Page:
Firstly, a quick note about the user experience of mobile browsing and mobile ads: A mobile user tends to surf for a much shorter time than they would on a computer, so they need sites to be simple to navigate and quick to load. Some of the mobile sites the user visits may be running banner ads or text ads.
If the user clicks on an ad, they are taken to the advertiser’s mobile site. The advertiser pays for the click and the publisher gets a percentage of the click price.
Ok, so let us say you launch a mobile site and you want to make some money by running ads. You go to your regular web-based ad network for the ads because they have told you that they can do mobile too. What will happen?
Well you might get some mobile-specific ads, but, and it’s a big but, most of the ads will be web ads that have been shrunk down to fit your mobile site. These shrunk down ads may have originally been 468×60 and will have now been scrunched down to 300×50 or smaller. There are a number of problems with this:
Most shrunk down banner ads will look awful and be unreadable. This will not do your site or your users any favors at all.
It gets worse if the user then clicks the ad, because it will lead to a website, not a mobile site. The user will either have to wait ages for a heavy website to load in on their phone (and will probably hit stop way before it loads in).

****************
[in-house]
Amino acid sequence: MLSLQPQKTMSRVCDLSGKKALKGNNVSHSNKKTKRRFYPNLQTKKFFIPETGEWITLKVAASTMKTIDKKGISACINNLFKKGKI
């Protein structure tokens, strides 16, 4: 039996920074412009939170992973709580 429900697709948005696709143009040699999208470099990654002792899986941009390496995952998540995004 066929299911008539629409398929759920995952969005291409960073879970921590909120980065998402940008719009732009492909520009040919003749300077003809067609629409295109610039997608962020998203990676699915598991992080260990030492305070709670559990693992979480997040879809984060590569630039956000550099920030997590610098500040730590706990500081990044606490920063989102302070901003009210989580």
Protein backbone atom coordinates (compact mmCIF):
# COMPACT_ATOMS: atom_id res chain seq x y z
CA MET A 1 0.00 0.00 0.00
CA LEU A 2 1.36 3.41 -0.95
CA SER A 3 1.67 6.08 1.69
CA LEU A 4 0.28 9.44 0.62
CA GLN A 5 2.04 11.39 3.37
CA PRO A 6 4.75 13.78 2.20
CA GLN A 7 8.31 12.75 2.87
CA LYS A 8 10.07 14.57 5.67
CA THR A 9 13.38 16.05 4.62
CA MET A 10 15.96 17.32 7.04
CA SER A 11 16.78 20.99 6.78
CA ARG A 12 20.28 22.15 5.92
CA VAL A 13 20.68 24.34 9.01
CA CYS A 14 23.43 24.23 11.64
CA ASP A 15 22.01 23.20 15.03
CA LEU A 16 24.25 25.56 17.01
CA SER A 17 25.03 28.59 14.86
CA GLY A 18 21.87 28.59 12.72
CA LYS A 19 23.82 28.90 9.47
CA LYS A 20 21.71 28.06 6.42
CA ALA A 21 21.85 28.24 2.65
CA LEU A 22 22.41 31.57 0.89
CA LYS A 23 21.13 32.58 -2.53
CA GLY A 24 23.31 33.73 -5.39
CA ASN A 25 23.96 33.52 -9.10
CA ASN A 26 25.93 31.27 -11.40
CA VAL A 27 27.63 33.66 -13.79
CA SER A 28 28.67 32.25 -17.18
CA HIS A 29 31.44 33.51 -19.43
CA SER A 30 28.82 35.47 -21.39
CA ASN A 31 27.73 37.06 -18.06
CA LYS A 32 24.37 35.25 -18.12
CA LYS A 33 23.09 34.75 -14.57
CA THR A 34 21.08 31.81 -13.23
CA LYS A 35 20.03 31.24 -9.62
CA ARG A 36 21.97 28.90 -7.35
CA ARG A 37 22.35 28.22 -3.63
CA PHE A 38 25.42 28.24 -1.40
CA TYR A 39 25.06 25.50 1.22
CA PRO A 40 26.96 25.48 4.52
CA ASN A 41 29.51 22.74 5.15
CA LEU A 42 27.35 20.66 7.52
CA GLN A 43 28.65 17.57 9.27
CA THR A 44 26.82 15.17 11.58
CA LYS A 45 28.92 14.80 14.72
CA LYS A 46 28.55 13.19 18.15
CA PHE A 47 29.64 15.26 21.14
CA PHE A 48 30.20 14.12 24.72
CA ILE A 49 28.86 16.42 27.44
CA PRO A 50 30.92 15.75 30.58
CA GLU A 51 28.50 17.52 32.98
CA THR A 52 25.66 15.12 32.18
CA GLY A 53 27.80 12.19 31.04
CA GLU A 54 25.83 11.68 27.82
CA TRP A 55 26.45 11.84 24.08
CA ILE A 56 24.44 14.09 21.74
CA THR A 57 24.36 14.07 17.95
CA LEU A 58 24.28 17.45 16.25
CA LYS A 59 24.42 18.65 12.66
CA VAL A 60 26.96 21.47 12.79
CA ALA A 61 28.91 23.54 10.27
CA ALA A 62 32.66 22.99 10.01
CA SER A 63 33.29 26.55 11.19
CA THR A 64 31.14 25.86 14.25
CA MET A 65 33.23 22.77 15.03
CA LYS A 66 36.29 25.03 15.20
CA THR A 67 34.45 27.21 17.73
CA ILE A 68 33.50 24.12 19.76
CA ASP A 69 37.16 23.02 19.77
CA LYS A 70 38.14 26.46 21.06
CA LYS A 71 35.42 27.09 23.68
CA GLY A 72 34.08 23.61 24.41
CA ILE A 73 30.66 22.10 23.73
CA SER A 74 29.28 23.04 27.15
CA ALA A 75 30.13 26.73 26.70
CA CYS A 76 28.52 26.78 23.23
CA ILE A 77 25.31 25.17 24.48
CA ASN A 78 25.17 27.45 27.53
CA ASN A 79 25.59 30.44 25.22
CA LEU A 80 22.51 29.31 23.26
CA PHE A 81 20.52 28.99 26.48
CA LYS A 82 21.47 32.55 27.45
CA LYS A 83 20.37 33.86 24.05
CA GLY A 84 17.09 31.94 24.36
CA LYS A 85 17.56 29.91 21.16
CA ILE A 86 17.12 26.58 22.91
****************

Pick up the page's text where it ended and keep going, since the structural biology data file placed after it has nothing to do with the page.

Smartphone users may see a miniature version of the website displayed. As with the shrunk down banner, the shrunk down website will usually look ridiculous and probably won’t function properly. Since you sent the user there from your site, they may blame you and not visit your site again.
You would make far more money by running mobile ad campaigns on your mobile sites. Mobile advertisers will get a return from their advertising and will be happy to continue running ads on your site.
The opposite is equally bad as well — advertising a mobile site on a web-based ad network. In this scenario, you may have created some smaller banners specifically for mobile, but by using a web-based ad network, your banners may be shown to users viewing full size websites on a computer. If the user then clicks your mobile banner, they will be taken to a mobile site with mobile optimized content — on their computer. Worse still, the user may get an error saying the mobile page can’t be displayed. Either way, you won’t get anything from the click you have just paid for.
Don’t forget, CTRs and conversion rates tend to be higher on mobile too, if done correctly — so you’re really turning your back on easy money by not working with a mobile-specific ad network.
The message here is simple: whether you are advertising on mobile or running ads on your mobile site, always work with a mobile ad network.
Of course, some webbased ad networks may indeed do mobile too, but check carefully what that actually means.